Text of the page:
Posted in Behavior/ ABA, Down syndrome, Dual Diagnosis Down syndrome and autism, Parenting Special Needs

Blog #185~ Down Syndrome: Supporting Positive Behavior

Blog #185~Down Syndrome: Supporting Positive Behavior

This month’s blog posts have focused on behavior management, specifically to individuals who have Down syndrome and autism.  I recently read, Supporting Positive Behavior in Children and Teens with Down Syndrome.  This book by pediatric psychologist, David S. Stein gives a comprehensive breakdown of how to deal with challenging behaviors, with a specific look at how the brain of a person with Down syndrome works.

Book Supporting Positive Behavior DS

This book is a must read for anyone who cares for, or works with, a child or teen with Down syndrome.  I only wish that this book had been available when 23-year-old son, Nick, was younger.  One of the key messages from this book, is how to look at behavior.  If you view a bad behavior as willful or intentional, the immediate reaction is to punish.  However, it is important to consider that the behavior is communicating some need.  The first section of this book, dives into the brain of a child with Down syndrome and cover behavior basics “101”.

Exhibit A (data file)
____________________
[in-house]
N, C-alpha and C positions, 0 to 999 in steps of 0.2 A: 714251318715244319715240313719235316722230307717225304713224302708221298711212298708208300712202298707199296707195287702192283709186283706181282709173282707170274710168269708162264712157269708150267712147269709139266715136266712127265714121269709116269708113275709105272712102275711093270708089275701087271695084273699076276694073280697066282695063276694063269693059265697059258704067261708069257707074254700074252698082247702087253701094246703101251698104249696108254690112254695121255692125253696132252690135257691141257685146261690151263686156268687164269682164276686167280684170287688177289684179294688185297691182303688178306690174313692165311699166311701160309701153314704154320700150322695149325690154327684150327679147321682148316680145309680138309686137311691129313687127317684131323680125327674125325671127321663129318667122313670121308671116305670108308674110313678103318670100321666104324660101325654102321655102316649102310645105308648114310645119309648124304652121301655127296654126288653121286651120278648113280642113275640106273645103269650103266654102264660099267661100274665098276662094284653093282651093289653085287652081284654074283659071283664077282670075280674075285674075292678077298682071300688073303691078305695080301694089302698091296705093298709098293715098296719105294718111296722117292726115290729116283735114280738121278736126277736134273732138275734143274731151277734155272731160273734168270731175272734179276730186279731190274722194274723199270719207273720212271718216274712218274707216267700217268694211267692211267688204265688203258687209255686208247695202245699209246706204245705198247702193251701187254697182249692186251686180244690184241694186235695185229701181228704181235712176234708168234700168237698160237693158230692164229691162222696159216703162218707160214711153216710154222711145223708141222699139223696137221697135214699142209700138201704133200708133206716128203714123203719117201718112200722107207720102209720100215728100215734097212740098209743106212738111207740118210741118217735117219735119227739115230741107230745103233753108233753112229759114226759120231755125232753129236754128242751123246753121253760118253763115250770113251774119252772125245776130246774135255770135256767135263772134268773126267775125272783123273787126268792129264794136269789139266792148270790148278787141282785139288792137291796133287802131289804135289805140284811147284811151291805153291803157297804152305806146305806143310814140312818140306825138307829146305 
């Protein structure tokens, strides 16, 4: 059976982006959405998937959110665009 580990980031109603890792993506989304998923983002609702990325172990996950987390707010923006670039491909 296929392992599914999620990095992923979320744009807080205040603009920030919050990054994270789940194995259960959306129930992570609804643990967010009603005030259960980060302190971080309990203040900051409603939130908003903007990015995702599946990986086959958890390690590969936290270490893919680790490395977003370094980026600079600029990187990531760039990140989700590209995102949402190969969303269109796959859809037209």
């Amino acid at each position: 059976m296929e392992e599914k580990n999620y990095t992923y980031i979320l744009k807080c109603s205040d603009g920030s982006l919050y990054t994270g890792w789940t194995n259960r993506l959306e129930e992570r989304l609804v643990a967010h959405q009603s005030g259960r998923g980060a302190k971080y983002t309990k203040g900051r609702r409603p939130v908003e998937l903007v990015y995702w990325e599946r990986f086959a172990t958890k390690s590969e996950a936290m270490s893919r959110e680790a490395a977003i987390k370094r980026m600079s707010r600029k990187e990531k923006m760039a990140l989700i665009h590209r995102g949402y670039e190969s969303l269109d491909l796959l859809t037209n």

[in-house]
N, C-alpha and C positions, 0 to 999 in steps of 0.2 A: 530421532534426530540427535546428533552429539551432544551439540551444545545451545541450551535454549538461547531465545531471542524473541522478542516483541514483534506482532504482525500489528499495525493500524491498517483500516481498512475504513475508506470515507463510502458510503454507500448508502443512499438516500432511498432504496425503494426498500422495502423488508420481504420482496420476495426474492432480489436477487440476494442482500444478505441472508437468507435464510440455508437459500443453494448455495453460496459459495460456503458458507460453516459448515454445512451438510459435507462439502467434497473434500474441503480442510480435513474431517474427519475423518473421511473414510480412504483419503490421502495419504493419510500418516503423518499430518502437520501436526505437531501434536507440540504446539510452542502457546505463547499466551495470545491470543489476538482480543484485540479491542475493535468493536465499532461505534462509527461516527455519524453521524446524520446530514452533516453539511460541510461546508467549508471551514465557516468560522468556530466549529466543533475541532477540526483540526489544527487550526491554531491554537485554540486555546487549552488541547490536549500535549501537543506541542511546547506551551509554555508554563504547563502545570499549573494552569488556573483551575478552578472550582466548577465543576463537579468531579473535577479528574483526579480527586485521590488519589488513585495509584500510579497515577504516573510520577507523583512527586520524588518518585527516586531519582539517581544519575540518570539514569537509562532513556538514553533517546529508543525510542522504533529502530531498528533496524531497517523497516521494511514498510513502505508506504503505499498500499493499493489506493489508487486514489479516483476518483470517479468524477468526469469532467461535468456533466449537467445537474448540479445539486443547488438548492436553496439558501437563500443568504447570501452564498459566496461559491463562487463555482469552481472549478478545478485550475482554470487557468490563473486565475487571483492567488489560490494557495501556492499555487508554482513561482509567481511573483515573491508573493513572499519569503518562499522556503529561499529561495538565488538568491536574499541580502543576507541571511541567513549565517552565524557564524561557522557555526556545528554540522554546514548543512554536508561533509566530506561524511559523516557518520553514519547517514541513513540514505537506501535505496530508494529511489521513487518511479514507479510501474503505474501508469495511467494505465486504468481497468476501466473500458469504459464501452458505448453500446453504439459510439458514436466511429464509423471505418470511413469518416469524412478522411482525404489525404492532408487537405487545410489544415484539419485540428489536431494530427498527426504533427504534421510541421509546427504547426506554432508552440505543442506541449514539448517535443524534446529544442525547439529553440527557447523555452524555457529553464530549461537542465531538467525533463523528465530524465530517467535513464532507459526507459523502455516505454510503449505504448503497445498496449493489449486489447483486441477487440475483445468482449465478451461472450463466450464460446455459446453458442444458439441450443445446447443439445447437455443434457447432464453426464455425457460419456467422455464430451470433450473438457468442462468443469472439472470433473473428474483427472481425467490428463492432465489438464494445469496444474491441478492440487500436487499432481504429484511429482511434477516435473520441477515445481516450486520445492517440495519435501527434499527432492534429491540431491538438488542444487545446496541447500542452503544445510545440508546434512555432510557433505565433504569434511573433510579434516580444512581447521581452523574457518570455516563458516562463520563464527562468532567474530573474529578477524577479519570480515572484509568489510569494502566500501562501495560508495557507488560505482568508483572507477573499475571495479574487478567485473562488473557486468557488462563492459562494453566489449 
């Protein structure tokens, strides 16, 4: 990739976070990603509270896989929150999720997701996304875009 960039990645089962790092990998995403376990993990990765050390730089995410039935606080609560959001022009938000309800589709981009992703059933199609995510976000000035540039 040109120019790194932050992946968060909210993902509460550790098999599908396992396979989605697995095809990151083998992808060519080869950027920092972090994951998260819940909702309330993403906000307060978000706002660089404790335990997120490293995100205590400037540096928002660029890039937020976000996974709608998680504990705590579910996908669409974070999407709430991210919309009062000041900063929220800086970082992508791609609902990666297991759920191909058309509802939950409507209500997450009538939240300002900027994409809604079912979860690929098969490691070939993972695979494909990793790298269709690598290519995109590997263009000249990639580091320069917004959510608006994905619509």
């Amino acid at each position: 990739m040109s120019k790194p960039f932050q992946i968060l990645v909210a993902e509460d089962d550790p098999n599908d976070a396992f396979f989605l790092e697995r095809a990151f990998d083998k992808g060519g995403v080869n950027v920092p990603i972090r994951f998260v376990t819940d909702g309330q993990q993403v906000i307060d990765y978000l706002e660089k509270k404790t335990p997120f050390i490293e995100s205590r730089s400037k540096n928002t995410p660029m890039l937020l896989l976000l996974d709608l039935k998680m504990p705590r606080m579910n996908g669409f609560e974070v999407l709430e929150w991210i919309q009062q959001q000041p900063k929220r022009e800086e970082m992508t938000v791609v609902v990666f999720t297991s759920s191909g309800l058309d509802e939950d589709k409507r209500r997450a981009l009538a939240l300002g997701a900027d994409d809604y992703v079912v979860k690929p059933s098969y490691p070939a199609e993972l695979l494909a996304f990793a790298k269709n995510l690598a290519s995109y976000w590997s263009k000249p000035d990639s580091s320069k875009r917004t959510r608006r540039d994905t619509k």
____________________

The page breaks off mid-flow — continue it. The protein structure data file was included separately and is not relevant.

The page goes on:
In chapter 5, there is a step by step guide to behavior management system designed for children with Down syndrome:

Step 1:  Maintain the relationship (keep it positive)

Step 2:  Structure the environment for success

Step 3:  Use visuals, visuals, visuals

Step 4:  Notice good behaviors and set up token economies

Step 5:  Use proactive strategies to prevent negative behaviors and support positive behaviors

Step 6:  Manage the difficult situation before they happen 

The underlying theme in this book is how you approach behaviors.  Acknowledge that the behavior is NOT a willful or intentional act designed to make you upset.  Instead, view the behavior as an expression of some unmet need or challenge that has not been addressed.